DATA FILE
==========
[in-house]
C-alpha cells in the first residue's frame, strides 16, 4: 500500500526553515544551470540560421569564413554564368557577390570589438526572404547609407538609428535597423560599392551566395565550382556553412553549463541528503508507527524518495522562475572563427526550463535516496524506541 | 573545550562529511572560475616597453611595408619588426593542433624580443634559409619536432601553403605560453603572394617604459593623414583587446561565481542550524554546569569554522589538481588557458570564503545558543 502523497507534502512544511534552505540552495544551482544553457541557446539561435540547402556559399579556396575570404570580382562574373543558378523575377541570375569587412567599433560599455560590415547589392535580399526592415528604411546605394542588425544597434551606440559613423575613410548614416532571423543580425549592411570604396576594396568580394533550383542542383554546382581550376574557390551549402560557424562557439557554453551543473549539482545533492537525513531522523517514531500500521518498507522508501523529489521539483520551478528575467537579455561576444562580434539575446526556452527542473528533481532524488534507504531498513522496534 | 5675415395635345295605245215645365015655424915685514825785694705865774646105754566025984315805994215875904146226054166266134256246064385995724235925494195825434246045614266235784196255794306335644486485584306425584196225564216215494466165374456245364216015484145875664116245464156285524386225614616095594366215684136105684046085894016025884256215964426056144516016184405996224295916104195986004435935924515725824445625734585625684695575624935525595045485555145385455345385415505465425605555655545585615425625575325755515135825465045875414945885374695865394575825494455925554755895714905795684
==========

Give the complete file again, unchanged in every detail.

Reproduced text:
[in-house]
C-alpha cells in the first residue's frame, strides 16, 4: 500500500526553515544551470540560421569564413554564368557577390570589438526572404547609407538609428535597423560599392551566395565550382556553412553549463541528503508507527524518495522562475572563427526550463535516496524506541 | 573545550562529511572560475616597453611595408619588426593542433624580443634559409619536432601553403605560453603572394617604459593623414583587446561565481542550524554546569569554522589538481588557458570564503545558543 502523497507534502512544511534552505540552495544551482544553457541557446539561435540547402556559399579556396575570404570580382562574373543558378523575377541570375569587412567599433560599455560590415547589392535580399526592415528604411546605394542588425544597434551606440559613423575613410548614416532571423543580425549592411570604396576594396568580394533550383542542383554546382581550376574557390551549402560557424562557439557554453551543473549539482545533492537525513531522523517514531500500521518498507522508501523529489521539483520551478528575467537579455561576444562580434539575446526556452527542473528533481532524488534507504531498513522496534 | 5675415395635345295605245215645365015655424915685514825785694705865774646105754566025984315805994215875904146226054166266134256246064385995724235925494195825434246045614266235784196255794306335644486485584306425584196225564216215494466165374456245364216015484145875664116245464156285524386225614616095594366215684136105684046085894016025884256215964426056144516016184405996224295916104195986004435935924515725824445625734585625684695575624935525595045485555145385455345385415505465425605555655545585615425625575325755515135825465045875414945885374695865394575825494455925554755895714905795684